Hometown police officer in Milton making difference
MILTON -- Playtime with his soon-to-be stepdaughters illustrates Kyle O'Dell's love for family. It's a passion that drives not only the police officer's life -- but also his career.
O'Dell, 27, will soon marry a local hair stylist, whom he first met in church when they both attended elementary school. The couple reconnected years later in town. His need for a haircut equaled love at first clip.
The marriage promises him two daughters, ages 6 and 9. They are children for whom he already has developed a deep love, speaking this week about how his passion for rock climbing and the outdoors has been hijacked by Barbie dolls and the Bratz television series.
It's definitely a chance of pace from O'Dell's average workday, but those experiences drive the corporal's desire to eradicate drugs from his hometown. He mentioned kids who wonder what is happening as mom and dad shoot up drugs, and children whose addiction breaks up their parents who can't handle the stress involved.
"To me nobody deserves stuff like that," he said. "There are a lot of good people that we've arrested that are on drugs who have got really great families and it ruins them. It ruins families. That's all there is to it. It kills them."
That passion recently led O'Dell to pioneer a new city ordinance. Fashioned after a nearly identical measure in Huntington, it will allow Milton police to issue citations when they find people carrying drug paraphernalia. That includes syringes, pipes, bongs and many other tools utilized in drug abuse.
The ordinance fills a frustrating gap that O'Dell repeatedly stumbled upon. That involved traffic stops wherein he noticed suspected paraphernalia, but not the drugs. The city having no law against such paraphernalia left him with no legal standing to pursue criminal charges or conduct a further search.
"To sit there and know that somebody is driving off with drug paraphernalia, when you know all their doing is getting ready to go somewhere to buy that drug, it aggravates you," he said.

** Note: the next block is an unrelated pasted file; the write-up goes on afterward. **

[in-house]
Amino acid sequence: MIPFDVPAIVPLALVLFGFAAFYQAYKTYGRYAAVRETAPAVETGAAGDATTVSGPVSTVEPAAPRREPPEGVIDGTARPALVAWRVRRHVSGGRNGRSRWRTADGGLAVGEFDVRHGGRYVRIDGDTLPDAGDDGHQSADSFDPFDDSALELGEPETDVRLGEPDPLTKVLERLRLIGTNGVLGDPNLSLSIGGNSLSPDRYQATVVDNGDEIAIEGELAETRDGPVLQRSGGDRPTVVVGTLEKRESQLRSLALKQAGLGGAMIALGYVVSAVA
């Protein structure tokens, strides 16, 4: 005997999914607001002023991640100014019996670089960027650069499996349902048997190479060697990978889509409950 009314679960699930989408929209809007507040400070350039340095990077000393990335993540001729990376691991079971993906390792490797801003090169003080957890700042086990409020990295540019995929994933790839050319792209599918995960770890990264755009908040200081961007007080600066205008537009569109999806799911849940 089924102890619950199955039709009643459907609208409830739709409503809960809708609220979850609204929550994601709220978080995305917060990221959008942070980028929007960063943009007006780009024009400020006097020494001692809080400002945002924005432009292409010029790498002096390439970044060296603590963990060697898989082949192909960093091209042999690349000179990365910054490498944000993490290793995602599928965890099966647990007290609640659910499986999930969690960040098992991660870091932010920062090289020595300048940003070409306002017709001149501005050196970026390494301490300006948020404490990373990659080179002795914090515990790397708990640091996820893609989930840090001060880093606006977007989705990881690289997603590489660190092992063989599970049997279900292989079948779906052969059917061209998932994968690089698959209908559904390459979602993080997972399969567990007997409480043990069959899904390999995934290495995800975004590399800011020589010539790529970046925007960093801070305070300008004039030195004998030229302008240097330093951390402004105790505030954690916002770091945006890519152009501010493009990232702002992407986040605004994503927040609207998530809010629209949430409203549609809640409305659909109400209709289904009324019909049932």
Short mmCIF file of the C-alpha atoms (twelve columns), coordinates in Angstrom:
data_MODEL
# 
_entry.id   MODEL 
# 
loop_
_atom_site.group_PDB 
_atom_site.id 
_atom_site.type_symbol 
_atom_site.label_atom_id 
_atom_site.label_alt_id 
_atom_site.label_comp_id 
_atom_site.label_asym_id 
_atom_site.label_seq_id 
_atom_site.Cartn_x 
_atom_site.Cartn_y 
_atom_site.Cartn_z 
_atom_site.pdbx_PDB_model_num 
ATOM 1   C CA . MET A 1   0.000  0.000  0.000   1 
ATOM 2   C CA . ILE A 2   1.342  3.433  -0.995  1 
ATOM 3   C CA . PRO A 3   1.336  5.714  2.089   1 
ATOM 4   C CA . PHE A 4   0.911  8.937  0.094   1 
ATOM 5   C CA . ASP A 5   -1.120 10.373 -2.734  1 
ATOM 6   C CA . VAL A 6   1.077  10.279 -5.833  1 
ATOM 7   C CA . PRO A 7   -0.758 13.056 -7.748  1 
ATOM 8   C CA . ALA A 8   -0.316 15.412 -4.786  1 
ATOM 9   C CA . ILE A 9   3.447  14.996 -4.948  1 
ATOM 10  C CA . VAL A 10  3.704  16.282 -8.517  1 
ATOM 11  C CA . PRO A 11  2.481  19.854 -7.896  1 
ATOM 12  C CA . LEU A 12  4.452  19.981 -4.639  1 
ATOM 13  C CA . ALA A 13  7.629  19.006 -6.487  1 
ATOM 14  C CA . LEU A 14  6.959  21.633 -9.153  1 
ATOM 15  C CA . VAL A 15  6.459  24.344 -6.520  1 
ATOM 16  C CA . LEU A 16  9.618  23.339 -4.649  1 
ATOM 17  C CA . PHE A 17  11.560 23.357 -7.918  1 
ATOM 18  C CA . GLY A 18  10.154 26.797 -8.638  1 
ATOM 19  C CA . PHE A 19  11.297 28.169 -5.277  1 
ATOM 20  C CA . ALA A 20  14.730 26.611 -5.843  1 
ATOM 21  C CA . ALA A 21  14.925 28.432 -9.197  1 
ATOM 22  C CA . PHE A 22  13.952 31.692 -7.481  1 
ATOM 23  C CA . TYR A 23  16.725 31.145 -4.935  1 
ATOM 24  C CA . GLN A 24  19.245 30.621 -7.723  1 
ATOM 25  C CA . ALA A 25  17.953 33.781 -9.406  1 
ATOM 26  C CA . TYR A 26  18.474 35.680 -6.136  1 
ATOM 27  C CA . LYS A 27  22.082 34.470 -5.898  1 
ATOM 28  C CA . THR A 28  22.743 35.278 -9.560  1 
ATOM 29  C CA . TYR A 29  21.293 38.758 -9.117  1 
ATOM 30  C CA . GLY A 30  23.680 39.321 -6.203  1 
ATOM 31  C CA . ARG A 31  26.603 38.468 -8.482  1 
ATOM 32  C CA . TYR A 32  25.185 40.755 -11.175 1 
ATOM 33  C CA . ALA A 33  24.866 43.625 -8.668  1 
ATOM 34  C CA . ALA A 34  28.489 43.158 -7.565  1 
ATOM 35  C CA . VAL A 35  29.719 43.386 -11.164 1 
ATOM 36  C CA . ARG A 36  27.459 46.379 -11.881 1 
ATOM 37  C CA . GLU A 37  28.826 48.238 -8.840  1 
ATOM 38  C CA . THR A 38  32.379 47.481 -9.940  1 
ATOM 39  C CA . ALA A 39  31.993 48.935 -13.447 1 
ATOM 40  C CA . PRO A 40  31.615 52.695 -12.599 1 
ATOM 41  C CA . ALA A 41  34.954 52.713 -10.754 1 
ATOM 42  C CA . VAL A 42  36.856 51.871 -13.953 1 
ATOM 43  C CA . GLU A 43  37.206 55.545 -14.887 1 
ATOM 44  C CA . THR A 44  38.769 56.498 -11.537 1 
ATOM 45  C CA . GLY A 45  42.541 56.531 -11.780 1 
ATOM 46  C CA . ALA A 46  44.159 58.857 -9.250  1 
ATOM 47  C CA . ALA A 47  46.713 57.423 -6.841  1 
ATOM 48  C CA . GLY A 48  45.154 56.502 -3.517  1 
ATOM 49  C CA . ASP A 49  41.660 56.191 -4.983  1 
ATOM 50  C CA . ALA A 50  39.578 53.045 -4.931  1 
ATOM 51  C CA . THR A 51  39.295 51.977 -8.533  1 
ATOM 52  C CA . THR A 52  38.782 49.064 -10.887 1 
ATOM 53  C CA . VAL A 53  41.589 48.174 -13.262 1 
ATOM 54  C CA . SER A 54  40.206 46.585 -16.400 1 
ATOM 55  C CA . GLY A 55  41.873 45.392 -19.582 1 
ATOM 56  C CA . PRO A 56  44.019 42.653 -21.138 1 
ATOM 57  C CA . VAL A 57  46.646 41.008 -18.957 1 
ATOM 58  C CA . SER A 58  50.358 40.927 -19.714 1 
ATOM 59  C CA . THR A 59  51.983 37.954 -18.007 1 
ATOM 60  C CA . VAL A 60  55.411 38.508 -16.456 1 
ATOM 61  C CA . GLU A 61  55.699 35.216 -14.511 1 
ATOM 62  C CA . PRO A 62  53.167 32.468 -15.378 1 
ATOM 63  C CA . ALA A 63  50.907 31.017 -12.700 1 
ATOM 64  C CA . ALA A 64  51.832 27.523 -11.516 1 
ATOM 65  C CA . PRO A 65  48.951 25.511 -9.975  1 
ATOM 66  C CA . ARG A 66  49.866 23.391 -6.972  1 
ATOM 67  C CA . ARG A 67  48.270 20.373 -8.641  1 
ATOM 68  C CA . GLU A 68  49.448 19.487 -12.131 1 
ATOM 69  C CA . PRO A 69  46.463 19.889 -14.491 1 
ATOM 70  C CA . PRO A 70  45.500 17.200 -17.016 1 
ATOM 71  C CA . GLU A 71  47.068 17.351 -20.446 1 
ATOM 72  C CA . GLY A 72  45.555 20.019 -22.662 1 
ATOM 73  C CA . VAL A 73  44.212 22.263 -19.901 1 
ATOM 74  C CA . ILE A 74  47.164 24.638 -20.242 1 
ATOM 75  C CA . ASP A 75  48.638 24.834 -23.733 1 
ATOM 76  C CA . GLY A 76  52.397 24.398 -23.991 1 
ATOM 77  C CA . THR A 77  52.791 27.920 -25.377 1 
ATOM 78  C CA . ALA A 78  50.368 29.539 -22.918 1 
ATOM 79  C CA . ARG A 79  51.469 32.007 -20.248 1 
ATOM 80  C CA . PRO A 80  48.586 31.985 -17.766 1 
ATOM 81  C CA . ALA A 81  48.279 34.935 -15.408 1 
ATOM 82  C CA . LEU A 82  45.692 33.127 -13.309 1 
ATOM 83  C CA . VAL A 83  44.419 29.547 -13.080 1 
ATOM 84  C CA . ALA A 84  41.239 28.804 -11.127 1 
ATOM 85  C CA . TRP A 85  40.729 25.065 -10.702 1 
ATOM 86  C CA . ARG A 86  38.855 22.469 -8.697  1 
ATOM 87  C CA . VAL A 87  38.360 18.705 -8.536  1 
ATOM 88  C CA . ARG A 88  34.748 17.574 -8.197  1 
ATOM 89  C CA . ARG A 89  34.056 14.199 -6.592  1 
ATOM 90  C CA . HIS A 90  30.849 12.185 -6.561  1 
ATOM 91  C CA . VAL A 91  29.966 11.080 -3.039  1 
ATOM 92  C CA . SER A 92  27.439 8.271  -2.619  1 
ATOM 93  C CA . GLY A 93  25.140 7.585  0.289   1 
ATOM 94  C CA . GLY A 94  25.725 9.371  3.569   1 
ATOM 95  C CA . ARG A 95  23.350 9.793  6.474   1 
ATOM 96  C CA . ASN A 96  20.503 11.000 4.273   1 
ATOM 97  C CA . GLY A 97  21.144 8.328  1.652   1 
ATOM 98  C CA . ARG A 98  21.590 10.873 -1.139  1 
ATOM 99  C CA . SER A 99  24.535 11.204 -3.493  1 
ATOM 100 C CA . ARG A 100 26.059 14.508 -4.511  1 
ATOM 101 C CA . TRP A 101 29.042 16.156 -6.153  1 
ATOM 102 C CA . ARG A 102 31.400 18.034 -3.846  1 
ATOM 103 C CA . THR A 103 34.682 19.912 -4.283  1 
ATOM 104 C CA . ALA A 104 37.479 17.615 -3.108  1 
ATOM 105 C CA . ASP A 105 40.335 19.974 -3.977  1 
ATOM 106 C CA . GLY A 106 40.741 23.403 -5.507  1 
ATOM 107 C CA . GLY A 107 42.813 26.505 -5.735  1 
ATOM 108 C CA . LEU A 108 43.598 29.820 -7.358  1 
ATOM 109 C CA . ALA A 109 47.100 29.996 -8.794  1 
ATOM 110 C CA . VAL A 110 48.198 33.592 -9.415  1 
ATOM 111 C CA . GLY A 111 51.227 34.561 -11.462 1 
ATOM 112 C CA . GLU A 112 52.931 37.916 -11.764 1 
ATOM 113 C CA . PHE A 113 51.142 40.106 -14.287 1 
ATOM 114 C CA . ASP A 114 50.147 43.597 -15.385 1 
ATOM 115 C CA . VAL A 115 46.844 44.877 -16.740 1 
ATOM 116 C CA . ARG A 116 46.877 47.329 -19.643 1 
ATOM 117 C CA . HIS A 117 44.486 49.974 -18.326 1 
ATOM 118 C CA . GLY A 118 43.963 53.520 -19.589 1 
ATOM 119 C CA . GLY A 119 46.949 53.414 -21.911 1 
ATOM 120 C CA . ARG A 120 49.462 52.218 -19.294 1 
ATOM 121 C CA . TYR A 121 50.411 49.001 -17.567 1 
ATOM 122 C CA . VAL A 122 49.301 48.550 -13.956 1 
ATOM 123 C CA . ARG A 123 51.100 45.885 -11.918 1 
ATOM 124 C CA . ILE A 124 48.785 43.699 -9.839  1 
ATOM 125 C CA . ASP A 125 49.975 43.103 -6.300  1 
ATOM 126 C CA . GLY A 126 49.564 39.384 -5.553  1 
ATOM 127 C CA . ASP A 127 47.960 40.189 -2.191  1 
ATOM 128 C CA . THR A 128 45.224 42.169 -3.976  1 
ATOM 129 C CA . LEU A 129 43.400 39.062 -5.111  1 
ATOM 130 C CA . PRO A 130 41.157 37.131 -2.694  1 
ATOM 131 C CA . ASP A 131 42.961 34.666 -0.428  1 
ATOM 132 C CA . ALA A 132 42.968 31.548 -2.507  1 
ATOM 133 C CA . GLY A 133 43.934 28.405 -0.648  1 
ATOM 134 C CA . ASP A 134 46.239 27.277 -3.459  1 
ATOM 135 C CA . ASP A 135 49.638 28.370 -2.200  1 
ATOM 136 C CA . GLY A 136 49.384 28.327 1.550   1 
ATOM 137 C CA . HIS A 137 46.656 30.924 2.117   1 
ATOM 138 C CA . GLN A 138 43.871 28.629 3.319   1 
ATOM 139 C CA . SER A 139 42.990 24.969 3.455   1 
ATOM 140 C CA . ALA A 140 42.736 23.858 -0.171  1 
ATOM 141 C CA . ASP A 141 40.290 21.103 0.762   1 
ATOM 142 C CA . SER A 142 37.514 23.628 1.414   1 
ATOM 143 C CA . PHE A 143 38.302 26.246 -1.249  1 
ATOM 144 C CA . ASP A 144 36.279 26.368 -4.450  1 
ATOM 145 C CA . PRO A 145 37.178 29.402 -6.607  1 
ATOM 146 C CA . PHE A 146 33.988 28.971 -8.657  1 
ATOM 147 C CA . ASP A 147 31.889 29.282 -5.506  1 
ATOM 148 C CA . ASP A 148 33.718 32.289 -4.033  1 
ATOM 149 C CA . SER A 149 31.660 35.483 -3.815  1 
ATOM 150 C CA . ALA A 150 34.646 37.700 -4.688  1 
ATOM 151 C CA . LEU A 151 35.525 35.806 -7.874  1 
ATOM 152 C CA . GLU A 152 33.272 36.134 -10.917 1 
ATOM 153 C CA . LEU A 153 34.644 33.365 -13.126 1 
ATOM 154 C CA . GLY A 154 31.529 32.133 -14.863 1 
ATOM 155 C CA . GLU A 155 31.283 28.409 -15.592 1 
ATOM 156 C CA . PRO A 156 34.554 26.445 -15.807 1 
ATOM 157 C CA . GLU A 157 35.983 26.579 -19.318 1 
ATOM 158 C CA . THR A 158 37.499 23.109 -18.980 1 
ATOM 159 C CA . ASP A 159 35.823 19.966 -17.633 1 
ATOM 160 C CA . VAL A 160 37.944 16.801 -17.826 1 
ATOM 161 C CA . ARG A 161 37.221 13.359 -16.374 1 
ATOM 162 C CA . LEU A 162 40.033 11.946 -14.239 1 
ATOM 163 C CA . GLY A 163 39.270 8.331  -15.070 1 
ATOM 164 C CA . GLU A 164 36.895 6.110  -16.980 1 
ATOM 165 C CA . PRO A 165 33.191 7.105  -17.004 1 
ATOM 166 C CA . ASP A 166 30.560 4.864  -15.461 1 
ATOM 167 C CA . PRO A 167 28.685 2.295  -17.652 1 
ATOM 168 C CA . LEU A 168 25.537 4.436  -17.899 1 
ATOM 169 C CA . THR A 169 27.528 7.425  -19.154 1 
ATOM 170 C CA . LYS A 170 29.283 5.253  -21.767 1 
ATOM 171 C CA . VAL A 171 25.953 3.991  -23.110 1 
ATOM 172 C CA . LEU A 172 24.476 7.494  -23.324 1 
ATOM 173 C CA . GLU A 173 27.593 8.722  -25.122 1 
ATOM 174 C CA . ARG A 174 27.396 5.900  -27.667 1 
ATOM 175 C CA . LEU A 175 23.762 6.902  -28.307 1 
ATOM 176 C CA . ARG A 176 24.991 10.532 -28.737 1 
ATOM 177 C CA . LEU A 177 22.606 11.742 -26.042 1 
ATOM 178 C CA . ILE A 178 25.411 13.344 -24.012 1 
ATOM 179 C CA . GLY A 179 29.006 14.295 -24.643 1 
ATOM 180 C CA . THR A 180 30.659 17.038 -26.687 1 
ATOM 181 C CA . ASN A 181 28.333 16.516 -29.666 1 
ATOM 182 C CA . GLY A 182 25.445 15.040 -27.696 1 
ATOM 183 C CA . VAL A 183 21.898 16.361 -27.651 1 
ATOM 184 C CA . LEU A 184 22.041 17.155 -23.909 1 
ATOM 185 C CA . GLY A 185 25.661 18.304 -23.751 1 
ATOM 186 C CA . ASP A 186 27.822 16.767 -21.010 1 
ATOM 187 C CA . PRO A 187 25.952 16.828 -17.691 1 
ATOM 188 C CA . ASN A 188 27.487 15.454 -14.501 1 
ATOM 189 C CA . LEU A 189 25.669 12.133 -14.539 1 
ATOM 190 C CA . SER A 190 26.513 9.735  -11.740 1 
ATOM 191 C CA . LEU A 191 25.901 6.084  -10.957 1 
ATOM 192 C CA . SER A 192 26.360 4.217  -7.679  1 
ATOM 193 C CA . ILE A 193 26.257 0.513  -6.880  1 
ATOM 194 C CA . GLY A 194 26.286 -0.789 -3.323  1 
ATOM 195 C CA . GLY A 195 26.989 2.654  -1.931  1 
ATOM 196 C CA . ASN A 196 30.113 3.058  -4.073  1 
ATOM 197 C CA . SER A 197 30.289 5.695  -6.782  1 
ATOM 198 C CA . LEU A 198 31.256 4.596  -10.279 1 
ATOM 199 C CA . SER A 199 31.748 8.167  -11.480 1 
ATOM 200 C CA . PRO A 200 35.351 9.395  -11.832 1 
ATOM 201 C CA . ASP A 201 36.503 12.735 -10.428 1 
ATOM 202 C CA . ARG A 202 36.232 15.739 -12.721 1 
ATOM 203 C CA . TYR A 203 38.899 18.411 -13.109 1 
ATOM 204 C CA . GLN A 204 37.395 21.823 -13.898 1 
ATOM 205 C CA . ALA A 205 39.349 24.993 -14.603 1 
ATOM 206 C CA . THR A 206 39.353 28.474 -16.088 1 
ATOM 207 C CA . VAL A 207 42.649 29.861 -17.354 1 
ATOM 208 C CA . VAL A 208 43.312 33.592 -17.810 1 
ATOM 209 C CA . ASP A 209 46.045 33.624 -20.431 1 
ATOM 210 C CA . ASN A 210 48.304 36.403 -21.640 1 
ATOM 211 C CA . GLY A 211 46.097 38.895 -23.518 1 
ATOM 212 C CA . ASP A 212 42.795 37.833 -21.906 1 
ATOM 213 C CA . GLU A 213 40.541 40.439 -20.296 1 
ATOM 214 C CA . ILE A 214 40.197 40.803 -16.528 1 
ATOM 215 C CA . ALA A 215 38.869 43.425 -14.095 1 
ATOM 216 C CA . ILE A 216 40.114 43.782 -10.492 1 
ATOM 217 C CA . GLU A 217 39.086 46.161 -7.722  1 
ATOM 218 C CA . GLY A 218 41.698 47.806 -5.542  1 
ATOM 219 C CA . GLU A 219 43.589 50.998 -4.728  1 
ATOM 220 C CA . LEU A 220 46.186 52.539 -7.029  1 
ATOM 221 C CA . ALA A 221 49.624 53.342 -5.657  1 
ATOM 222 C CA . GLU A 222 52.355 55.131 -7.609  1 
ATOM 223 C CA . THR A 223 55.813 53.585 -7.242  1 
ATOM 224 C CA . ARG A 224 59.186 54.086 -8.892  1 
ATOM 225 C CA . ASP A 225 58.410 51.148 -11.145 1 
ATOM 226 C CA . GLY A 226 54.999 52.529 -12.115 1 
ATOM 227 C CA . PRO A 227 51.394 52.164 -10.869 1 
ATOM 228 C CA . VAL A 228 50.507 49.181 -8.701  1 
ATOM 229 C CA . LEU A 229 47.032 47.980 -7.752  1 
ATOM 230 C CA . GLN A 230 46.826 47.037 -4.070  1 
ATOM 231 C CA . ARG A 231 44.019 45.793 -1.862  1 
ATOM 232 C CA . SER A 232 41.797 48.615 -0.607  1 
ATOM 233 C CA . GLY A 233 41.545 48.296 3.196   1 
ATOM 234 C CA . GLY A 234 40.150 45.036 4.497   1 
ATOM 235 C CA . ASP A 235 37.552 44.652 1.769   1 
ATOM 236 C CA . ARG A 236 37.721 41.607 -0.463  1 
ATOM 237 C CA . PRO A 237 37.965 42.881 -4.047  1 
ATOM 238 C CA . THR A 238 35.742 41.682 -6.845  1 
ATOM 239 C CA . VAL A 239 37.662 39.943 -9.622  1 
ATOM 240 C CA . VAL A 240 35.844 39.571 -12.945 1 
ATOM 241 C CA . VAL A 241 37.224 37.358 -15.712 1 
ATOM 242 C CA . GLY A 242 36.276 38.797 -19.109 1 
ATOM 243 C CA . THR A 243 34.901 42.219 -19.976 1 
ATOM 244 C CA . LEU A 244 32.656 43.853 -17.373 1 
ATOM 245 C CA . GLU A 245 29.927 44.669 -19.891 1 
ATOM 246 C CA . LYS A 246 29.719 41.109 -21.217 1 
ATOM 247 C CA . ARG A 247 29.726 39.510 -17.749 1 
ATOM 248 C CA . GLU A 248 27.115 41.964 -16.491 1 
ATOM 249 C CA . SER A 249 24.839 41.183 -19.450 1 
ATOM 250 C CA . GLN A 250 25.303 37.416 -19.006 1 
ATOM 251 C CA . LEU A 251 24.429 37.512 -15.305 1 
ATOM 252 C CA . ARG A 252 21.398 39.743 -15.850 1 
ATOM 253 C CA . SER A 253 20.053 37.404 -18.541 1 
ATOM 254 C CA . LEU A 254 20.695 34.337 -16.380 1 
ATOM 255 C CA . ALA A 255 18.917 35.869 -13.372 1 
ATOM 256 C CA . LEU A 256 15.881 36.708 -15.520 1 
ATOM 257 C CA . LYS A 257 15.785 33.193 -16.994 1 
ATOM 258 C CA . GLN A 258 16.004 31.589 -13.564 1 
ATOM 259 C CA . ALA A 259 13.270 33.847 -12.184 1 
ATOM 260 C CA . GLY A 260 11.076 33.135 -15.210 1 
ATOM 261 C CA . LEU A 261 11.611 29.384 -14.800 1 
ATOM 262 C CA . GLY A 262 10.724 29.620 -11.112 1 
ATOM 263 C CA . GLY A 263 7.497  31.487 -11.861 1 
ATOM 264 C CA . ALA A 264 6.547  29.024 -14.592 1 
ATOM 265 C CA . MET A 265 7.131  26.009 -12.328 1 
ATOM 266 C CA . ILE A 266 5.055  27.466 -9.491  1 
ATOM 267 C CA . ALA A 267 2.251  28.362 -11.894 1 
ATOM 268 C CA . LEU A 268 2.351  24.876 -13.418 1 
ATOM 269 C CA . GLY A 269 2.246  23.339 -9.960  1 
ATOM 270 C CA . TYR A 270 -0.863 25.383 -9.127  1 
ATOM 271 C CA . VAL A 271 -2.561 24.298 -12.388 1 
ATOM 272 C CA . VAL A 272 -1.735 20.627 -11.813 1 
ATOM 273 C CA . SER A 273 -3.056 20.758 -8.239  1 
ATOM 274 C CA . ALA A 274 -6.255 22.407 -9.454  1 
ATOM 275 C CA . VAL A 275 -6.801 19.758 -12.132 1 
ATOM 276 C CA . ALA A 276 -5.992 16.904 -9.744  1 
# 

O'Dell didn't look at his frustration as defeat, but instead as a challenge to get around.
Now everything has changed.
O'Dell nervously stood before City Council to explain the need. Its members responded in February with unanimous approval. Now simply possessing drug paraphernalia can lead to a citation and fine, which indirectly allows the police department to make record of a person and document their role in the larger drug scene.
"We're kind of putting a dent in it a little more," he said. "It's not a huge tool, but at least it's something."
The ordinance already has been used once.
O'Dell is satisfied with the result, but believes more needs to be done. He expressed need for an unmarked vehicle and undercover investigations, along with educational initiatives all aimed at making a larger dent in the trafficking of methamphetamine, prescription pills, marijuana and an increasing amount of heroin.
"I want them to understand the Milton Police Department is not here just to throw you in cuffs," he said eluding to how police can help rebuild families. "We're here to help you out too. That's why it says on the car -- to protect and serve."
O'Dell's path to police work started at age 15 as a junior firefighter with the town's volunteer fire department. He stayed for about five years and began to notice police help people. That inspired O'Dell and led to him joining a firefighter colleague in working at an armed security company.
At age 21, O'Dell returned to live with his father in Georgia. That's where he wanted to pursue a career with a sheriff's office in suburban Atlanta.
The dream did not materialize and O'Dell was laid off from an unrelated job. That brought him back to Milton for what was supposed to be a visit. He ended up staying an extra month to test with his hometown police department and the rest is history as he has been the agency for three and a half years.
Follow Curtis Johnson via Twitter @curtisjohnsonHD and http://facebook.com/curtisjohnsonHD.
Family: Engaged with two soon-to-be stepdaughters
Education: Homeland security diploma from National Institute of Technology; Cabell Midland High School graduate, 2004.
Job Title: Corporal, Milton Police Department
Things I like to do: Outdoor activities such as rock climbing, camping, spelunking and shooting guns.
Memberships: Cabell County Fraternal Order of Police No. 122
Favorite television shows: "Cops" and "Alaska State Troopers"